The IMF dealt another blow to Zimbabwe’s debt problem, stating that Harare will not be eligible for a special debt relief programme unless it pays off its World Bank loan.
Zimbabwe has managed to clear the IMF debt, but the country still owes the World Bank $1.52 billion.
To qualify for the “common framework,” IMF spokesperson Gerry Rice said that Zimbabwe would have to wait until criteria for international re-engagement are in place.
They also have to clear the arrears to the World Bank.
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An IMF team led by Dhaneshwar Ghura had Article IV negotiations with Zimbabwean officials last month.
The lender stated during the conference that the country’s economic objectives were still under threat from unsustainable debt.
The government announced last week that external debt grew to US$13.7 billion in September, up from roughly US$10.7 billion the previous year.
Zimbabwe’s debt accounts for more than half of the country’s GDP.
Because of its World Bank arrears, Zimbabwe is currently ineligible to apply for debt relief under the Common Framework. They will only be eligible when they settle any outstanding debts to the World Bank and after achieving the requirements for international re-engagement. The common framework could be a helpful alternative for dealing with Zimbabwe’s debt problems, and the international community, for its part, will need to see improvements in domestic political and economic policies to begin re-engagement.
The common framework refers to an IMF initiative backed by the G20 and the Paris Club that coordinates official creditors to provide debt remedies to developing nations eligible for debt service suspension when they are needed.
The IMF says debt procedures under the common framework only launch on a case-by-case basis at the request of a debtor country.
The approach is to ensure comprehensive creditor engagement and equitable burden-sharing.
The common framework can be applied to various sovereign debt difficulties faced by qualified countries. According to the IMF, it can provide a deep debt restructuring for countries with unsustainable public debt, with a drop in the net present value of debt sufficient to restore sustainability.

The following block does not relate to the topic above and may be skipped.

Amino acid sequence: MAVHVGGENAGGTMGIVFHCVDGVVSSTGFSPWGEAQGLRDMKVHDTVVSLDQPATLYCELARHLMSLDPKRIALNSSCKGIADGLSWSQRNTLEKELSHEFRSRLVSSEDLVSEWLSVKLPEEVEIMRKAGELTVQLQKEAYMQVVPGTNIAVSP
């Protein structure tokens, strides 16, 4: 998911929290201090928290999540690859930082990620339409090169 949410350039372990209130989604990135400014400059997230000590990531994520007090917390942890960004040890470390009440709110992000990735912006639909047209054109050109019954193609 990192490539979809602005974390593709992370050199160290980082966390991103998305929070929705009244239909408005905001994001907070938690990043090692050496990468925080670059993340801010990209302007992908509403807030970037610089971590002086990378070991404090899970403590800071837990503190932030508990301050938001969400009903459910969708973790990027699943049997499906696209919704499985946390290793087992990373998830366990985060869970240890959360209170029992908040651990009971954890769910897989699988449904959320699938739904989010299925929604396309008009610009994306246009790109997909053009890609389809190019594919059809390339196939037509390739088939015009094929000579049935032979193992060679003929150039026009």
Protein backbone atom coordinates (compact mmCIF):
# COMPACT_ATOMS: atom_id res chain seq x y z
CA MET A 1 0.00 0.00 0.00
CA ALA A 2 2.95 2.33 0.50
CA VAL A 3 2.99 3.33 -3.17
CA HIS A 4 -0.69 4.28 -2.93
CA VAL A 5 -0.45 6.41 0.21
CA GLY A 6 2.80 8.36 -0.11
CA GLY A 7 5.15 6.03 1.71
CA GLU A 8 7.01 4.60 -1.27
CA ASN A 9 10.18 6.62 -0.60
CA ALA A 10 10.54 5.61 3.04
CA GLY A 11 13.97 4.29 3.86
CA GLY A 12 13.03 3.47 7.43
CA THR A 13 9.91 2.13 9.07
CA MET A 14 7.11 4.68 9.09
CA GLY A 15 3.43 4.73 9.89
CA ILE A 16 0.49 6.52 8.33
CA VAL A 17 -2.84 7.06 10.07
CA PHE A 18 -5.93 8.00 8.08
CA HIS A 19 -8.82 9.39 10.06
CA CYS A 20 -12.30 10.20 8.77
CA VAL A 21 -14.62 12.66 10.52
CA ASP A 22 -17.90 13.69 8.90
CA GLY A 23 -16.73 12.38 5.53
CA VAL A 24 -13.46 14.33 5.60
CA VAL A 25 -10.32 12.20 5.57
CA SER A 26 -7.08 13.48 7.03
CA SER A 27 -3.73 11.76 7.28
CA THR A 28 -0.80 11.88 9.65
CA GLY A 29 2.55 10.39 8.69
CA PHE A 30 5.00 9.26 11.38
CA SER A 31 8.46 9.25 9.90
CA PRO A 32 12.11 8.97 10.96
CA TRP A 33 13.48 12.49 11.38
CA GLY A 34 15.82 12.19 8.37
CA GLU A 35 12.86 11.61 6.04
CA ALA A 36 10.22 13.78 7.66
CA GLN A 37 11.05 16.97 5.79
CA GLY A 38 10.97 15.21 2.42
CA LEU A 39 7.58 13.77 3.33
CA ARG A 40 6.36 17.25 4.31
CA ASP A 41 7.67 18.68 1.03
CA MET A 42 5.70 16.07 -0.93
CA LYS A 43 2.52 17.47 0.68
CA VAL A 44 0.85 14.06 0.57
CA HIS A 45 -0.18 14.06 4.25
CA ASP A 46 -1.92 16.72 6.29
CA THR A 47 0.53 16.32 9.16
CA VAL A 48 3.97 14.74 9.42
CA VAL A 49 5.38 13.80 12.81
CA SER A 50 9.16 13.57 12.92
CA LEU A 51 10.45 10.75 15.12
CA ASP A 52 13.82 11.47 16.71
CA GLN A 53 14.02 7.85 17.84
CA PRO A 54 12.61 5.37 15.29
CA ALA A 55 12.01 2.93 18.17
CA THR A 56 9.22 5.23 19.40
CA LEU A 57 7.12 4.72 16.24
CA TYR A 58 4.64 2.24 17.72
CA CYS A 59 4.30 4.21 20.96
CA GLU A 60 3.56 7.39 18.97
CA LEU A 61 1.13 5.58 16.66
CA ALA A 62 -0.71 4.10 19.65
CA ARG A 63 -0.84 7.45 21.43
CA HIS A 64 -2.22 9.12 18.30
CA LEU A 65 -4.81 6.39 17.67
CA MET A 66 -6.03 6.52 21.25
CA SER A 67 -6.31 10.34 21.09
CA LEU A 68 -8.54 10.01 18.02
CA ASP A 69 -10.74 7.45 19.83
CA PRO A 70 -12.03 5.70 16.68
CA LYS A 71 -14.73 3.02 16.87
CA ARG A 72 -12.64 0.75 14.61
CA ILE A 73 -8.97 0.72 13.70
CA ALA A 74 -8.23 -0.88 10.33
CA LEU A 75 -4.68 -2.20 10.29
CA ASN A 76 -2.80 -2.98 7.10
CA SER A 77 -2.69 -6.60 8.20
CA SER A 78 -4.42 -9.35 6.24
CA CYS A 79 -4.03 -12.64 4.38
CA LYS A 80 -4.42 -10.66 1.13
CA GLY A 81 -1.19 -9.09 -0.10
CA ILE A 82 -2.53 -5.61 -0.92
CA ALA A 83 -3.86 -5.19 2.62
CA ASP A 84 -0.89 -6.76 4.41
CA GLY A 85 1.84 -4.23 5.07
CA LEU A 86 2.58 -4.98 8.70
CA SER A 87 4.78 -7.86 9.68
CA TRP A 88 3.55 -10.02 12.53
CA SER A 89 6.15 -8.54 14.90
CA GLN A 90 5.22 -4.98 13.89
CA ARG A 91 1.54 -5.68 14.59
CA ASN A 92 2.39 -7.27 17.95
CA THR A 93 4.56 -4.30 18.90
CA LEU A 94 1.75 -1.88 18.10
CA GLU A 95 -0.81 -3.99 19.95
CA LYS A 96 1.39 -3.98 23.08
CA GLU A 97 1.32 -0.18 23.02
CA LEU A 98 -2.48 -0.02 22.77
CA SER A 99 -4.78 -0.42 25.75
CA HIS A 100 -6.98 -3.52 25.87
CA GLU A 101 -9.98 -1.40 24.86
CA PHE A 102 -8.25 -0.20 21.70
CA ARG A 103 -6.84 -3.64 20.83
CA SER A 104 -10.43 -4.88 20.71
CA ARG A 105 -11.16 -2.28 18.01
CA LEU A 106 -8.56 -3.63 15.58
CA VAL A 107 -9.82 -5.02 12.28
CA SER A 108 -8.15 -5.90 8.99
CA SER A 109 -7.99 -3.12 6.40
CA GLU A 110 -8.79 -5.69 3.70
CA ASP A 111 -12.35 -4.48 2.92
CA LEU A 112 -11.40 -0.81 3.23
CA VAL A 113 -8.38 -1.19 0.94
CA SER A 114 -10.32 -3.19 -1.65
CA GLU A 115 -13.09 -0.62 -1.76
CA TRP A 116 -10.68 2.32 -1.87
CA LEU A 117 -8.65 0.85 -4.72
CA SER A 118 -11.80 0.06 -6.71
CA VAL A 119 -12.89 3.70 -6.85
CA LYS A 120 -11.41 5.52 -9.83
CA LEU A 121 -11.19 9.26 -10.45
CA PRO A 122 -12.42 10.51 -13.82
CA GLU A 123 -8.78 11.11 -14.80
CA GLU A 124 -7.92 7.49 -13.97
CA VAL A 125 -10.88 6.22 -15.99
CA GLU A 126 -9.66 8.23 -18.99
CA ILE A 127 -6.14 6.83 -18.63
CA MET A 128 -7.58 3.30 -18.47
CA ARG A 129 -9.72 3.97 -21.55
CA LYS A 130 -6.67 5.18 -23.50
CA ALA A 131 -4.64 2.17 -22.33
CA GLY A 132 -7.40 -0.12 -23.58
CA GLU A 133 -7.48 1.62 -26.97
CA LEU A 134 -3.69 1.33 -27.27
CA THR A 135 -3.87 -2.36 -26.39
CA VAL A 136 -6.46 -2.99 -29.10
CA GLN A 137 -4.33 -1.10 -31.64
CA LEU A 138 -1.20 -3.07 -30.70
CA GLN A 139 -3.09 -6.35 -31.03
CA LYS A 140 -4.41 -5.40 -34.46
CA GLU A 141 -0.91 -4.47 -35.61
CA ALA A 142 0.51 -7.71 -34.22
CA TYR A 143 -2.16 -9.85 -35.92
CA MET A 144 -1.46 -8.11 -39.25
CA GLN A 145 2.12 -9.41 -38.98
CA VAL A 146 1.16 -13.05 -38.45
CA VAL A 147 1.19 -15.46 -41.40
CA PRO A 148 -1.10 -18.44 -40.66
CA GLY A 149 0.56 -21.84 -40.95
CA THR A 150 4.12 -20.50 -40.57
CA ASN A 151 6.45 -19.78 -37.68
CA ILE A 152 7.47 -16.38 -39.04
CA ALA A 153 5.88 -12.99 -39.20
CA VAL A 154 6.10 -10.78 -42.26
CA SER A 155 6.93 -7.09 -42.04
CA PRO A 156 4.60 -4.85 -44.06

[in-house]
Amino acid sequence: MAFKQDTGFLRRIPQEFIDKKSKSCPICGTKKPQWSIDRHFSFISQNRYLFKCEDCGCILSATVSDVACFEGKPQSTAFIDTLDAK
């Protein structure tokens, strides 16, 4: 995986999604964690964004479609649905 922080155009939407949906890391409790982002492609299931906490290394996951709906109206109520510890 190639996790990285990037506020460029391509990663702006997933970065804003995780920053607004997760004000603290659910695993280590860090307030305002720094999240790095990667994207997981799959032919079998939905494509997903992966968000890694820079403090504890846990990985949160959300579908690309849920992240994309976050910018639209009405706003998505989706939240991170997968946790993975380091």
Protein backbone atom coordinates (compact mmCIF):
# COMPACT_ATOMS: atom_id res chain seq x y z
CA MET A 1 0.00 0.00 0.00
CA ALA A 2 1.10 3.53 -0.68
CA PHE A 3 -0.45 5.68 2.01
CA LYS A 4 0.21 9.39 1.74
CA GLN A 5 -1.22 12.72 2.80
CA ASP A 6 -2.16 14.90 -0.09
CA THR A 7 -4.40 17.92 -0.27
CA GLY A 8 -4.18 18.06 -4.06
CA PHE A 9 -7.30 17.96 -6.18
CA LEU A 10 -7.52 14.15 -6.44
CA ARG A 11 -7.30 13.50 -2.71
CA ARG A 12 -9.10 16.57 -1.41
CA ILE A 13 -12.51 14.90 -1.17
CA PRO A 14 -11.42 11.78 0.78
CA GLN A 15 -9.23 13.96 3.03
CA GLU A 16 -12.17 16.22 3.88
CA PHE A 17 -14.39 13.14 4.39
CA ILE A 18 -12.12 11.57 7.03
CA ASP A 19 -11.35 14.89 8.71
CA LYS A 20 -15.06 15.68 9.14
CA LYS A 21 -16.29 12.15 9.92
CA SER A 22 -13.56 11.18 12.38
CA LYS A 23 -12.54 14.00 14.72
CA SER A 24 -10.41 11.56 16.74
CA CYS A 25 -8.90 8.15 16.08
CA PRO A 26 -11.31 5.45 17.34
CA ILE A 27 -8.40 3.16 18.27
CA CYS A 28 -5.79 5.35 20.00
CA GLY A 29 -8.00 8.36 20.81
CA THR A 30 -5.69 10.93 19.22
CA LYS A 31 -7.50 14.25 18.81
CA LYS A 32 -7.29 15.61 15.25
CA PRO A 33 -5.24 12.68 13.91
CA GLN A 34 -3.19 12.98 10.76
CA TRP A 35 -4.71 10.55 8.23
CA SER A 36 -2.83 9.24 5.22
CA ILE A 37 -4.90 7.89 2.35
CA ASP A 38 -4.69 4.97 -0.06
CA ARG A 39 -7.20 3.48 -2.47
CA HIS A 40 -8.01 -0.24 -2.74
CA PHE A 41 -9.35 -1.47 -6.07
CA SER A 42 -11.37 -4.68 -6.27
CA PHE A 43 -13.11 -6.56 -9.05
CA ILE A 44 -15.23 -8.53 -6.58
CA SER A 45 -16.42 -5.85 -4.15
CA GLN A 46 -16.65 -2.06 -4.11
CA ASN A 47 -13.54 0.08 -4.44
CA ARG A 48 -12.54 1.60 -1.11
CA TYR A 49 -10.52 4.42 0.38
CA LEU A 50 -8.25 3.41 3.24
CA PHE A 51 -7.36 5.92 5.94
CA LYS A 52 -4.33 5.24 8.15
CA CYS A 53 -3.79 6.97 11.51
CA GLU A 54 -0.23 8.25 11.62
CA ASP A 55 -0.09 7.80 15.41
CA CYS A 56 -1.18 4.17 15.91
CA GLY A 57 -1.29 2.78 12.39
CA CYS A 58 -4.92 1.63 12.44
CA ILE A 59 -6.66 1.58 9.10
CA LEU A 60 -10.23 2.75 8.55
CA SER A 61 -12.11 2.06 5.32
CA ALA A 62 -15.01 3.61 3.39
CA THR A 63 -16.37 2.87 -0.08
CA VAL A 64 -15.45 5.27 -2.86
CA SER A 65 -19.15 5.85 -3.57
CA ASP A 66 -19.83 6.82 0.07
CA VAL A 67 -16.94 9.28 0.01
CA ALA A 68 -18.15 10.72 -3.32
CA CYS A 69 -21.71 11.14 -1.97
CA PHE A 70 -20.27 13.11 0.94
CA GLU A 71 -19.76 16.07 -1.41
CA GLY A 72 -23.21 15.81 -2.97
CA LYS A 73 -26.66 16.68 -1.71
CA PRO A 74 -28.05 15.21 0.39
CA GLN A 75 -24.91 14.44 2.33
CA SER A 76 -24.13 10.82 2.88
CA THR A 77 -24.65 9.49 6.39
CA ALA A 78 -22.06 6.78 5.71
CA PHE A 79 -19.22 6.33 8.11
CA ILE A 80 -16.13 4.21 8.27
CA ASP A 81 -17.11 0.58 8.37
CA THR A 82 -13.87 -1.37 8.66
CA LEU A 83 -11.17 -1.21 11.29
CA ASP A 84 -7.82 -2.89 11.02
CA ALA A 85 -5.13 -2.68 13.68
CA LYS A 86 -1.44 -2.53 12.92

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It can enable a delay of a portion of debt service payments for several years, easing financial constraints for countries with manageable debt but liquidity concerns. Rescheduling or reprofiling are terms used to describe this type of treatment. High debt service payments can potentially be a source of debt vulnerability in countries with this debt treatment.
Beyond the debt service suspension effort, G20 finance ministers and central bank governors agreed to a single framework for debt remedies in November 2020, also backed by the Paris Club.
The agreement aimed to assist the G20 and Paris Club countries in coordinating and cooperating on debt treatment for up to 73 low-income countries qualifying for the debt service suspension initiative.
On the other hand, Zimbabwe is now not part of the project due to its unsustainable debt and poor repayment record.
Zimbabwe got US$961 in SDRs from the IMF, which had an immediate impact on the country’s severely low gross international reserves.
Although social conditions improved as the economy improved, poverty levels in the Southern African nation remained high. Since the pandemic outbreak, a large proportion of households have had limited or no income, and social assistance programme coverage remains low. In 2021, the number of persons living below the international poverty line will be 6.1 million, with a slight decrease in 2022, thanks to expected economic development and decreasing inflation.
The drought, cyclone, and pandemic have created economic challenges and unusual shocks. Still, they have also provided opportunities to go forward with measures to preserve lives and livelihoods while supporting Zimbabwe’s long-term recovery.
Zimbabwe’s domestic policies must continue to maintain price stability and the efficient use of public resources, particularly in light of the country’s enormous financial needs to avoid a decline in human capital.